NEW YORK — Australian regulators might be paving the way for one solution that would prevent the kind of high-speed trading blunder that slammed Knight Capital Group: a “kill switch.”
The Australian Securities and Investments Commission this week proposed a set of requirements to halt runaway computer trading, including the introduction of an off switch that would immediately shut down programs. And regulators in the U.S. may consider similar safeguards.
It took Knight more than half an hour to finally gain control of a computer program that sent a torrent of errant trades into the market — a glitch that ultimately cost the company $440 million.
“Recent events overseas are a reminder of the speed and automation of markets and the importance of robust controls over those systems,” said ASIC Deputy Chairman Belinda Gibson.
The technology blunder has prompted other big Wall Street firms to look into beefing up their own systems, especially as the Securities and Exchange Commission and other regulators continue investigating what went wrong at Knight, according to trading software firm Mantara Inc. The company says about half a dozen trading firms have shown interest in software that would alert traders when algorithms don’t work as programmed and let them pull the plug.
“It’s a certainly a wake-up call,” Mantara Chief Executive Michael Chin said. Wall Street, he said, has become “so complex that some of the things you would think are so simple got lost in the complexity.”
U.S. regulators, meanwhile, are weighing what technology safeguards, if any, would prevent another trading debacle. Knight Capital’s stunning loss comes after two other recent high-profile Wall Street breakdowns: the failure of electronic exchange BATS to launch its own IPO in March, and the Nasdaq Stock Market’s botching of Facebook’s initial public offering in May.
“They need to have testing before their programs go live,” Bart Chilton, a member of the Commodity Futures Trading Commission, said in an interview. “They should have kill switches in case the programs go feral.”
The SEC has sped up efforts to propose a new rule to help prevent mishaps. It plans to hold a Sept. 14 forum on technology, trading and stability in the stock market.
The agency has been examining whether Knight violated regulations put in place after the May 2010 Flash Crash, when $1 trillion briefly vanished from the stock market. A focus of the agency’s review is the so-called market access rule, which in part requires firms such as Knight to take proper precautions before their systems trade in the marketplace, according to people familiar with the matter.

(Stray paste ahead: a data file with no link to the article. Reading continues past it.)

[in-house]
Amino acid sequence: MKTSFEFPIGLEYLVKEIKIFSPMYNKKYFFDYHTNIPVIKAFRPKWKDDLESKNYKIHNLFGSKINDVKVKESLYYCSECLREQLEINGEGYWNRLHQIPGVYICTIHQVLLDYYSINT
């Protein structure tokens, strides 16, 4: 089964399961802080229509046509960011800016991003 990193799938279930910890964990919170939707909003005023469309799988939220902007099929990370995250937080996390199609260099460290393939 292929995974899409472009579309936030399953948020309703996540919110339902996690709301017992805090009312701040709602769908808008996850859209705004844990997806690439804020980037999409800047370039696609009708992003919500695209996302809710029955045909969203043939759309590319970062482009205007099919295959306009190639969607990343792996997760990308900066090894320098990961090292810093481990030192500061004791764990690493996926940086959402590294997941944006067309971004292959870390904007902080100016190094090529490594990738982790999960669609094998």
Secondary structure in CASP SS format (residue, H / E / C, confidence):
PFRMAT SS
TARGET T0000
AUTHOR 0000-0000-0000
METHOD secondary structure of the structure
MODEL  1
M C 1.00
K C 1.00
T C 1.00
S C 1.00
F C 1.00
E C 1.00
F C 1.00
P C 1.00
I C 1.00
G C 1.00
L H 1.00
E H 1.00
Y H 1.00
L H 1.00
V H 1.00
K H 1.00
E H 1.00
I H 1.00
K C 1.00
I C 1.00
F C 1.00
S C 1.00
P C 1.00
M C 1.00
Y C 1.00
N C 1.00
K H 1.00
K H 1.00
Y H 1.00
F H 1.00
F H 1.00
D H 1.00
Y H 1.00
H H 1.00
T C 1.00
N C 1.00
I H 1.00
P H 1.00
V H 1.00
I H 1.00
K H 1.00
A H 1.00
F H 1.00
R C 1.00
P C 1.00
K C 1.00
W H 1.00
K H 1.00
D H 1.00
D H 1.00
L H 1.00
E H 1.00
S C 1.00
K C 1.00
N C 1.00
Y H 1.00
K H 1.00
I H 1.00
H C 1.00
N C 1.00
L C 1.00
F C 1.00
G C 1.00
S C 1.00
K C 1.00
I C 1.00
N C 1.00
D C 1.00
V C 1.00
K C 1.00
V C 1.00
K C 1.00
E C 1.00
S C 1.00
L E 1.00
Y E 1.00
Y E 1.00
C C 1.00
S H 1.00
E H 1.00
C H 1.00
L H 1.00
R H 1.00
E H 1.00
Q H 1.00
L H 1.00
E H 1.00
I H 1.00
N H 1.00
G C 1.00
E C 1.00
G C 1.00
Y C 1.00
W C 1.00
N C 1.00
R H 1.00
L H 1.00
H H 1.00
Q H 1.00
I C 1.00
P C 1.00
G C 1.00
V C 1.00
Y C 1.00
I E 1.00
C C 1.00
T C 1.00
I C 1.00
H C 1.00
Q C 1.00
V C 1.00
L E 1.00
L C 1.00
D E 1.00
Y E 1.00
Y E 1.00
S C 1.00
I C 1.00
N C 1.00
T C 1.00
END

That rule requires broker-dealers to have procedures in place to prevent misfired trades, and the SEC is examining whether that rule needs to be tweaked, they said.
A proposed rule in the works could make mandatory certain elements of a now-voluntary program already in place called the Automated Review Policy, the sources said. That policy encourages — but doesn’t require — exchanges to perform stress tests as well as measure their trading capacity and security. A new SEC rule could mandate audits of technology platforms, for example, or involve new testing requirements for trading programs before they go live.
In the Knight case, which dragged on for about 45 minutes after the opening bell Aug. 1, traders could only watch as irregular trading roiled the market.
David Leinweber, who heads the Center for Innovative Financial Technology at the Lawrence Berkeley National Laboratory in Berkeley, has proposed requiring Wall Street firms to test algorithmic trading programs in an intensive simulation — similar to the types of tests used by NASA or the military.
Wall Street firms have no way to test how trading platforms will fare in the “large interconnected computer network” that Wall Street has become, Leinweber said.
“There’s no way for them to have a system that is a simulated version of the market,” he said. “They can do the best they can internally, but they don’t have the means to test it fully.”
James Angel, a professor of business at Georgetown University and an expert on stock market structure, said regulators ought to focus on safeguards because computers inevitably malfunction.
“Eventually there is going to be a glitch,” said Angel, who is also a director at Direct Edge, an electronic stock exchange in New Jersey.
Wall Street firms should also roll out new trading systems in stages, starting with test symbols, followed by stocks that trade heavily, then bigger-volume stocks before everything else, he said. “It’s clear that a gradual rollout would have been better,” Angel said.
Knight, for its part, has said little about its Aug. 1 glitch.
A Knight spokeswoman said the firm had retained “external advisors” as part of an “in-depth review” but would not comment further. Bloomberg News, citing anonymous sources, reported Tuesday that Knight’s glitch was related to old, dormant software that was accidentally awakened by the program.